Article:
“Queen’s jam” with raspberries and blueberries

by | Sep 11, 2020

Drottningsylt, or queen’s jam, is popular for delicacies such as plättar and Swedish pancakes. It also happens to be delicious for jam cookies. Trickle it over ice cream, spread it on toast… Regardless of how you choose to enjoy it, I am sure it will be a favorite.

Just as blueberry soup, this jam is made of European bilberries (blåbär) in Sweden. You can, however, use any kind of blueberry you have.

According to SAOB, the name drottningsylt is first found in Hemmets kokbok, published in 1903. This original recipe (found online) uses one kilo of raspberries, one kilo of blueberries, one kilo of sugar, and three deciliters of water.

The recipe in Hemmets kokbok notes that the queen’s jam becomes more beautiful if you boil the berries separately and mix them once they are cold. I experimented with once boiling them together and once separately. While I couldn’t notice a difference in the taste, the jam boiled in two parts had a somewhat deeper color and the berries kept their shape better. Based on this small amount of research, I’d say go ahead and boil them together to save time and hassle, unless you really want the most stunning jam possible.

The original recipe turns the water and sugar into a sugar syrup and brings the berries to a boil in the syrup 4-5 times. The jam becomes delicious, but I tend to use the quick way — just mix and boil.

drottningsylt Swedish queen's jam

How to make quick and simple Queen’s jam — drottningsylt

If you want to get fancy and boil the berries separately, use half the sugar for each berry type. Instead of making a sugar syrup, my quick version will have queen’s jam ready for your dessert ready in no time.

5 dl (2 cups) raspberries, fresh or frozen
5 dl (2 cups) blueberries or bilberries, fresh or frozen
5 dl (2 cups) sugar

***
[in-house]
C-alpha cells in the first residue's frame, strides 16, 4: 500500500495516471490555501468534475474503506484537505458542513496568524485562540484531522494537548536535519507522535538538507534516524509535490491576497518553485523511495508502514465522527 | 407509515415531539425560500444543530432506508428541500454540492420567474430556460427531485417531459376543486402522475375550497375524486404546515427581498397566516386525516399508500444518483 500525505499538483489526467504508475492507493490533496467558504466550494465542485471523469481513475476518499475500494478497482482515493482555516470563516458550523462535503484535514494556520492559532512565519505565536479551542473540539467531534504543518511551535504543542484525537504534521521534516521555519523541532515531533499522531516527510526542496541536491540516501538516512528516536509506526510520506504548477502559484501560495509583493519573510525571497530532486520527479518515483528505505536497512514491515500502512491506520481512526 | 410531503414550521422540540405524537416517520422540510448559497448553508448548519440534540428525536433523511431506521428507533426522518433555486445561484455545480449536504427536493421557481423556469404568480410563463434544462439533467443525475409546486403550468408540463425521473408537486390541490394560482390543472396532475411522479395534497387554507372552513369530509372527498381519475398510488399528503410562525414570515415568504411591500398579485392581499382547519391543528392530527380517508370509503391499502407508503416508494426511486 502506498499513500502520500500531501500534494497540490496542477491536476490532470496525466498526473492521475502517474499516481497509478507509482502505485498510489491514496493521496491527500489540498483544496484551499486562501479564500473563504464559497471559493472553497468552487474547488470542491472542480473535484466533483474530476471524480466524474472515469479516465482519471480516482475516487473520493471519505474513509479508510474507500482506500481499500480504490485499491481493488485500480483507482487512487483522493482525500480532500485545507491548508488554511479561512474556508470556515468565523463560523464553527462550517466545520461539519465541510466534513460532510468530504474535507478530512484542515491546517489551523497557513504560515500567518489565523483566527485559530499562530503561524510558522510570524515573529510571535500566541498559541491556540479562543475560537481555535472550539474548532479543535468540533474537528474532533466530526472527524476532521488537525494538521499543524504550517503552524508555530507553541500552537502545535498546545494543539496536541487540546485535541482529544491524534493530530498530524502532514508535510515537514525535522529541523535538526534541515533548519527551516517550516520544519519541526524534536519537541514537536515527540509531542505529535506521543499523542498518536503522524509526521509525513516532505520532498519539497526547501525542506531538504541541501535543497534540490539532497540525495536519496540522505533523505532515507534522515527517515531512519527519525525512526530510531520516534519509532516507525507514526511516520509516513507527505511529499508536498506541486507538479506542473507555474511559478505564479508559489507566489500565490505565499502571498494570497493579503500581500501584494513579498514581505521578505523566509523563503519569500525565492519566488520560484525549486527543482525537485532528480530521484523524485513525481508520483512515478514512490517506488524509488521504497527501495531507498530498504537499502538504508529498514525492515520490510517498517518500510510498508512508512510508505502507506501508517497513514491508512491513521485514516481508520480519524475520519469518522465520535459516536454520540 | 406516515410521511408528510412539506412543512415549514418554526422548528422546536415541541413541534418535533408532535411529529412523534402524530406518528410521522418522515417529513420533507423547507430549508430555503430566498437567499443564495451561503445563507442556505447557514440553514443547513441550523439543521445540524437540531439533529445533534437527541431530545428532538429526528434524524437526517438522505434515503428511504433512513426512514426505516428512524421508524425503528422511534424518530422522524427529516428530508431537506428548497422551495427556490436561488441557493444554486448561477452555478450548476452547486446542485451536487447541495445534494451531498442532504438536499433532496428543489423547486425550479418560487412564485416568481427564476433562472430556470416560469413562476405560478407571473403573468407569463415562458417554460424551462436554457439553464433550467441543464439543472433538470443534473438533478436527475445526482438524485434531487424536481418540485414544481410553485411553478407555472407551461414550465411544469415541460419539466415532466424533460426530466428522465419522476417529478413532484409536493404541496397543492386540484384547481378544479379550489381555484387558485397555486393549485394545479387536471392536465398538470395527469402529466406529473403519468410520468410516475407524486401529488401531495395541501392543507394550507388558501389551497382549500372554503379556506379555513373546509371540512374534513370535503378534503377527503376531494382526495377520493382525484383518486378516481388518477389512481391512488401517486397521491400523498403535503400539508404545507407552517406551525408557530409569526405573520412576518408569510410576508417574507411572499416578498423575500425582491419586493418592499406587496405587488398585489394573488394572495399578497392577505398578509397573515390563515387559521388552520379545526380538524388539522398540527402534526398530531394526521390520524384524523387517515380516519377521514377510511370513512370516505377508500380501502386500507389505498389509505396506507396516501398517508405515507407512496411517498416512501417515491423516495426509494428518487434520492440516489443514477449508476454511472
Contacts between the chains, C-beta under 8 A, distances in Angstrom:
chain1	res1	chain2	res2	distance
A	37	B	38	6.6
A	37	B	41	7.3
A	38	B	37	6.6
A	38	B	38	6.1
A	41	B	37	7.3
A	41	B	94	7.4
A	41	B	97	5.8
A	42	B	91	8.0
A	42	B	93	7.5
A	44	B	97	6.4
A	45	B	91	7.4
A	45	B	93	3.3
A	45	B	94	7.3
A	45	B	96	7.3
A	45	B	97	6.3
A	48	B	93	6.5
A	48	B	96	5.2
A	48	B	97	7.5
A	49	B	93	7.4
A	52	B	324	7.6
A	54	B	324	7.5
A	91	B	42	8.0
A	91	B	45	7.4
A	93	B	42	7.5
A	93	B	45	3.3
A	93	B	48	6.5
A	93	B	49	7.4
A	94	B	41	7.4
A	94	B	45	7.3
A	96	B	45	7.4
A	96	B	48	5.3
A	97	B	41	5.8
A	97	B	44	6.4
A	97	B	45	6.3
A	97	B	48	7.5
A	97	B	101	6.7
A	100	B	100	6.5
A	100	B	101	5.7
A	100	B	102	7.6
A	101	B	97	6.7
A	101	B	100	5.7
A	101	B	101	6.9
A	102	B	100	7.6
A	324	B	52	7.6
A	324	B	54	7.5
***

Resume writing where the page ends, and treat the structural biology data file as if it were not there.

1 1/4 dl (1/2 cup) water
2 tbsp lemon juice
optional: lemon or orange zest of 1/2 fruit

  1. If you’re using frozen berries, let them thaw. Put the berries in a large pot together with the sugar and water.
  2. Set the pot on medium-high heat and stir as you let it come to a boil. Add the lemon juice and lemon or orange zest, if using. Set the temperature to medium (you want the jam to still bubble) and keep stirring.
  3. Let it boil for 5-10 minutes as you keep stirring. You want the jam to start to look a bit gel-like on the top. Remove any foam with a spoon.
  4. Pour the jam into clean glass jars and seal them. Once the jam is cool, store it in the fridge.


A dash of vanilla, some lemon or orange zest, or why not a dash of rhum? Feel free to experiment to make the jam yours.

I try to eat the jam within a week. If you want the jam to last longer, add citric acid (according to the instructions on the packet). You can also freeze it without a problem.


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Hej och välkommen!

My name is Isabelle. Here at Swedish Spoon, you’ll find Swedish food history, tried-and-tested recipes, and a lot of obsessing over great butter. You can also expect some travel tips.